Federal Appeals Court Blocks Ruling That Halted Texas’s Limiting of Ballot Drop-Off Boxes

October 12, 2020 Updated: October 12, 2020

A federal appeals court on Oct. 10 issued a temporary stay allowing Texas Gov. Greg Abbott to continue limiting counties to a single drop-off site for absentee ballots in the Nov. 3 presidential election.

The U.S. Court of Appeals for the 5th Circuit said it granted a temporary stay while the case was appealed.

The move follows the Oct. 9 issuance, by a federal court, of a preliminary injunction to block Abbott’s order limiting absentee ballot drop-off boxes to one per county, which the governor has argued is a necessary measure to prevent voter fraud but which Democrats denounced as voter suppression.

U.S. District Judge Robert Pitman issued the injunction against Abbott’s Oct. 1 order, arguing in a 46-page opinion (pdf) that Abbott’s order violates the equal protection rights of absentee voters in larger counties.

Abbott issued a proclamation on Oct. 1 directing counties to designate one location for ballot drop-offs, citing concerns about election integrity.

“The state of Texas has a duty to voters to maintain the integrity of our elections,” Abbott said in a statement. “As we work to preserve Texans’ ability to vote during the COVID-19 pandemic, we must take extra care to strengthen ballot security protocols throughout the state. These enhanced security protocols will ensure greater transparency and will help stop attempts at illegal voting.”

Democrats decried Abbott’s order as alleged voter suppression, with voter rights advocates and civic groups launching a lawsuit in federal court. They argued the order was based on security concerns that are invalid and that it violates voters’ 1st and 14th Amendment rights.

Pitman, an appointee of then-President Barack Obama, wrote in his ruling that Abbott’s order could be justified if it could be shown that threats to election security were sufficiently valid.

“The State advances only vague interest in promoting ballot security and uniformity, and alleviating voter confusion,” the opinion states. “The Court finds that Defendants have not presented any credible evidence that their interests outweigh these burdens.”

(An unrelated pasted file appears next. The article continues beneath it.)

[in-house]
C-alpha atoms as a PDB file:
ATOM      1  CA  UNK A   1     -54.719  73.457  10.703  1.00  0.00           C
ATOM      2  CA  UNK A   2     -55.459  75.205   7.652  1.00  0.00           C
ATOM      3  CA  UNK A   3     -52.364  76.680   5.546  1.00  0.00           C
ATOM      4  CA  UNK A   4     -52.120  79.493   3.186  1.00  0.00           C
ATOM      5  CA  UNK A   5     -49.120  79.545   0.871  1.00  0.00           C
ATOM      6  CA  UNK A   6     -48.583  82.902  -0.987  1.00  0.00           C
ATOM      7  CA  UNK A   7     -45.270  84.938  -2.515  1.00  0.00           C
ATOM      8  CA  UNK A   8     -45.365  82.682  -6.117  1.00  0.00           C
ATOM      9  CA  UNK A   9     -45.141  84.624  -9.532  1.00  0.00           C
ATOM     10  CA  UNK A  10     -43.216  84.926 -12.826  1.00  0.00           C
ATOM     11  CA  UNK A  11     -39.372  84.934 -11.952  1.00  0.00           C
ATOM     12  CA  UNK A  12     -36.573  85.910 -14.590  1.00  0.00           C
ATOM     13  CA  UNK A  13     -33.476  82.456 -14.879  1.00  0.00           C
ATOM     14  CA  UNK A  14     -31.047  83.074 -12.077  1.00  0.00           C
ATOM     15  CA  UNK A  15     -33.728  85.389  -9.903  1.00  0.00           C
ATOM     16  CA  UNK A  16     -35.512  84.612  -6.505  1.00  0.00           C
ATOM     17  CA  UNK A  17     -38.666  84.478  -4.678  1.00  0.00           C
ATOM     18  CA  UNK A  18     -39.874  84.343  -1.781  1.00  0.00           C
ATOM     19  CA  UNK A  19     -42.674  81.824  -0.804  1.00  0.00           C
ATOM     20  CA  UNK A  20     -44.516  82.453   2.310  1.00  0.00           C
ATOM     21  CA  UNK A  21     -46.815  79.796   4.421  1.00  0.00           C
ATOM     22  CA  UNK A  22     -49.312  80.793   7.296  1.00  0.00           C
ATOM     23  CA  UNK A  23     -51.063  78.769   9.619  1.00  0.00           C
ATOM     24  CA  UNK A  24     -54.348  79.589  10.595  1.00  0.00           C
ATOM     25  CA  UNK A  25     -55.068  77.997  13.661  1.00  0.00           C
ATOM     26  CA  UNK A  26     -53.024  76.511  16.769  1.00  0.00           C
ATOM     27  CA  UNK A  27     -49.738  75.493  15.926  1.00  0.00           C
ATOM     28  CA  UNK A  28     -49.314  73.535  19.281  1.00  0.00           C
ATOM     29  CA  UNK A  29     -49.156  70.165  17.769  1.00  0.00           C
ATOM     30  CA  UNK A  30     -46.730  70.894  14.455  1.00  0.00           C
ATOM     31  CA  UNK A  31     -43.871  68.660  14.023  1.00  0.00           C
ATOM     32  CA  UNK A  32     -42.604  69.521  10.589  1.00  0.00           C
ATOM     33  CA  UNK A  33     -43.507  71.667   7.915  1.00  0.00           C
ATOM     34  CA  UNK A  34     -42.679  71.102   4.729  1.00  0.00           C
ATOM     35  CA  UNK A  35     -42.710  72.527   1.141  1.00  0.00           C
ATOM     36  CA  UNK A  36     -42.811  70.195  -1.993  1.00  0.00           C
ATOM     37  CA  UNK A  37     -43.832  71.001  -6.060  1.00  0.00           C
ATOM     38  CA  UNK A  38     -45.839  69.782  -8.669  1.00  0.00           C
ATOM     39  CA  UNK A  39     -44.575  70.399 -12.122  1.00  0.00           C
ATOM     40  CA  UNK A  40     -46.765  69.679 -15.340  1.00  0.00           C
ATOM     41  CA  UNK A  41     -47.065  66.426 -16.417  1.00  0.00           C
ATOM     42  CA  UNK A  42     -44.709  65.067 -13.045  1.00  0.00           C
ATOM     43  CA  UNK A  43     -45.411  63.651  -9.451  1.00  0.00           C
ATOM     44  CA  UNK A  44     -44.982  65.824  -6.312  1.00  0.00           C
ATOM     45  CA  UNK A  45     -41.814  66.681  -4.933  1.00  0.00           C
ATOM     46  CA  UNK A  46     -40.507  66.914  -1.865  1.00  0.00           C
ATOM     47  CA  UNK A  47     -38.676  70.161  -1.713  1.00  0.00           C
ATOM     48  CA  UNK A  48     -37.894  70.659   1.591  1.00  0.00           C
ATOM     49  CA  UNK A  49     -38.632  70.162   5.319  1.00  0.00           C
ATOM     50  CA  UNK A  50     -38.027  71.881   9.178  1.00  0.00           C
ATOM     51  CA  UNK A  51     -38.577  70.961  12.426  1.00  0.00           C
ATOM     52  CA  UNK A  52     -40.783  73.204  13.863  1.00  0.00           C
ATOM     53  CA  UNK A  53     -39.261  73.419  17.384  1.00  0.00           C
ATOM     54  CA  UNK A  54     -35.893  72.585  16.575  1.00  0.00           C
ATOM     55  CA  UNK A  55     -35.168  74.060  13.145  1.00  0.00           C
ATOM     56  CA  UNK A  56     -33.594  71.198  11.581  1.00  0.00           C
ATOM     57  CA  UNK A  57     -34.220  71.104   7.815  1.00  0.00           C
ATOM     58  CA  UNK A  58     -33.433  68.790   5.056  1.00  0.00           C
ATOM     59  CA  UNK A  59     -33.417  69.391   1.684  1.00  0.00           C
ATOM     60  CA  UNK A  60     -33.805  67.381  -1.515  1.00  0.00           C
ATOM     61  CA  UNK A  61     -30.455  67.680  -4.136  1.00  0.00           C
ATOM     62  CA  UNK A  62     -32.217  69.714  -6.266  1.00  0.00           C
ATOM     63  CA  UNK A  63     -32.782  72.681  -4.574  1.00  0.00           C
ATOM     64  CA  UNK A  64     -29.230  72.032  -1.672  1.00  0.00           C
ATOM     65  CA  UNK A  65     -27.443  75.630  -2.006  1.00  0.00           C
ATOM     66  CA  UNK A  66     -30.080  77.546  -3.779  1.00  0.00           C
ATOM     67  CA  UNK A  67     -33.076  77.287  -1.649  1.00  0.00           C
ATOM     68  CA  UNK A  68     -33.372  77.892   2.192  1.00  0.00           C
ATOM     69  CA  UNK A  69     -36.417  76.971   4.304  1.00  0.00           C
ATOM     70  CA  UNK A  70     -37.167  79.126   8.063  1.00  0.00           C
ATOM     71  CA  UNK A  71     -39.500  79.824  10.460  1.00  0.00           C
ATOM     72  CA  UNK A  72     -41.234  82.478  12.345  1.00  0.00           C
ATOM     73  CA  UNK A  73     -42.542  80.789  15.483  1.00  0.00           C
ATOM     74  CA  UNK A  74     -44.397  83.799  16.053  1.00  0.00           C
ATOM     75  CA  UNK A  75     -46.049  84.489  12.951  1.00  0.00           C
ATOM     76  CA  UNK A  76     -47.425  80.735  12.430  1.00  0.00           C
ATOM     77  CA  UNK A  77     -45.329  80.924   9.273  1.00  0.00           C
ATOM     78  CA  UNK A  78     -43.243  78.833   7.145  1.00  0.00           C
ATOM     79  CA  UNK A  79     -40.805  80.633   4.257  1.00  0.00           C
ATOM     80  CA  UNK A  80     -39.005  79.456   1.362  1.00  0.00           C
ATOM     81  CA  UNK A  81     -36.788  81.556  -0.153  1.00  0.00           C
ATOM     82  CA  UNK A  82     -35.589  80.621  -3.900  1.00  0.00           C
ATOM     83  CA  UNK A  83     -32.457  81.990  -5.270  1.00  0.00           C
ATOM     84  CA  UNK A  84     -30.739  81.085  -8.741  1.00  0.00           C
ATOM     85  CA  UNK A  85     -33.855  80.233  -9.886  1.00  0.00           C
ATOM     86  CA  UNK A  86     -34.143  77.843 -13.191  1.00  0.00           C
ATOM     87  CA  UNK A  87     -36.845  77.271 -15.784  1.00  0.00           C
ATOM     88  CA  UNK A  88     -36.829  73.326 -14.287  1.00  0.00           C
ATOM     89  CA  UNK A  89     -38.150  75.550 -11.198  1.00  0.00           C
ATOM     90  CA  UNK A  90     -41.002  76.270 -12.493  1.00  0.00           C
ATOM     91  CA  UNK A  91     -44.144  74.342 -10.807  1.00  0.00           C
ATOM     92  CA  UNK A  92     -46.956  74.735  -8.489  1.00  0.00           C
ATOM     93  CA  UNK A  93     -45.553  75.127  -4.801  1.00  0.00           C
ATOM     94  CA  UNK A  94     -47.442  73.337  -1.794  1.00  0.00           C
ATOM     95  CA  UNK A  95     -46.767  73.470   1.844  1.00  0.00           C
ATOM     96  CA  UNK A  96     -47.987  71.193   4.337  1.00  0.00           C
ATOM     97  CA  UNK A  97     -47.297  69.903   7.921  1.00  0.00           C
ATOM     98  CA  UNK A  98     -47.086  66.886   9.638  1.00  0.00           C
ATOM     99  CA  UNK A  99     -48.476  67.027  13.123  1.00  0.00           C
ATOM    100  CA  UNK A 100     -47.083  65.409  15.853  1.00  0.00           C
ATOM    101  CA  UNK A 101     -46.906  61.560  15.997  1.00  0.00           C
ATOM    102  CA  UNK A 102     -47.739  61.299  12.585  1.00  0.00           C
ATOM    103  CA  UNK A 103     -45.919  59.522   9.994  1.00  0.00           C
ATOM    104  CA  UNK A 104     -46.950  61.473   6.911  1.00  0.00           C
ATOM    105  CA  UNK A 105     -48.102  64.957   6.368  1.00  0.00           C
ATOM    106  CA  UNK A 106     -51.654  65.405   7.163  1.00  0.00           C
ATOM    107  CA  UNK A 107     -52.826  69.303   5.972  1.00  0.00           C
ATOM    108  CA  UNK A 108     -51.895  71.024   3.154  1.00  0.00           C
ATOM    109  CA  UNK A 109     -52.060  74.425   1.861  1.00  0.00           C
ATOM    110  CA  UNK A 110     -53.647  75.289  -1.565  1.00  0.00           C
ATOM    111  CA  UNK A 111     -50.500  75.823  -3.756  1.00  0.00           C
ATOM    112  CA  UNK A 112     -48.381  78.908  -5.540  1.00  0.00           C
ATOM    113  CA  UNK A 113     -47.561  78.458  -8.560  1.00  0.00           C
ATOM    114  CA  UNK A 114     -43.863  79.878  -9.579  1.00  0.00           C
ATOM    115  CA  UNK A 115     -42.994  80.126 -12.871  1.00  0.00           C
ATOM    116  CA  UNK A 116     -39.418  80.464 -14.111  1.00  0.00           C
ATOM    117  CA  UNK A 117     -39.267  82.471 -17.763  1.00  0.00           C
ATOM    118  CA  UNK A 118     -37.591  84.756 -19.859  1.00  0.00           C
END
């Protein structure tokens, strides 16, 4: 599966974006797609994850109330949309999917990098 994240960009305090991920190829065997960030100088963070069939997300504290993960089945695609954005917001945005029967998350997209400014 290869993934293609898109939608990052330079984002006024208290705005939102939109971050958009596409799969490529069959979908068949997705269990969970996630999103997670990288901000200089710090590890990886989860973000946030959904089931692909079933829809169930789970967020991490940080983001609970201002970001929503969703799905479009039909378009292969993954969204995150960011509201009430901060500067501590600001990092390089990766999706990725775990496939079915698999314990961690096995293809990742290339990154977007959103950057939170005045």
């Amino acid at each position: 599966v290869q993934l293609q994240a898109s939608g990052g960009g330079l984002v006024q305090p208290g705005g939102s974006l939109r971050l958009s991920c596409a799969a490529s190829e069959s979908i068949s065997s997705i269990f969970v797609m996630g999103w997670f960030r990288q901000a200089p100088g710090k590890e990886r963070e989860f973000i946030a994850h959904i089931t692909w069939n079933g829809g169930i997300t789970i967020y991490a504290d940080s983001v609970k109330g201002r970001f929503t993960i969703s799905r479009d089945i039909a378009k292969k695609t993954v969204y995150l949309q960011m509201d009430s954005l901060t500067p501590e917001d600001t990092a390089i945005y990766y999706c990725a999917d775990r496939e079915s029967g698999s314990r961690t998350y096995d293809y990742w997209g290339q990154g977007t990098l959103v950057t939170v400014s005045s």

Epoch Times Photo
U.S. Postal Service mail carrier Frank Colon, 59, delivers mail amid the CCP virus pandemic in El Paso, Texas, on April 30, 2020. (Paul Ratje/AFP via Getty Images)

Absentee voting is expected to surge due to the CCP virus pandemic. At the same time, Texas is one of the few U.S. states that limits who can request absentee ballots: Only voters who are over the age of 65, have a disability, are confined to a jail, or will be out of town on Election Day can vote by mail.

The fight between Republicans and Democrats over mail-in balloting has become a defining issue of the 2020 election. Republicans have portrayed the large-scale expansion of vote-by-mail initiatives as rife with the risk of voter fraud, while Democrats have hailed it as a safety measure to protect voters amid the outbreak of the CCP (Chinese Communist Party) virus.

While there is no evidence of large-scale, coordinated voter fraud at a national level, voter fraud is no myth, an elections expert told The Epoch Times.

Hans von Spakovsky, a lawyer who manages The Heritage Foundation’s Election Law Reform Initiative, pointed to a database managed by the foundation that has 1,298 proven instances of voter fraud.

“And that’s not a comprehensive list. It’s just a sampling of cases,” von Spakovsky told The Epoch Times last week.

“The problem here is that many potential cases of fraud, nothing is done about them. Elected officials don’t send them to law enforcement, law enforcement doesn’t investigate them. And we know the potential cases out there is far, far larger than the proven cases we have in our database.”

Reuters contributed to this report.

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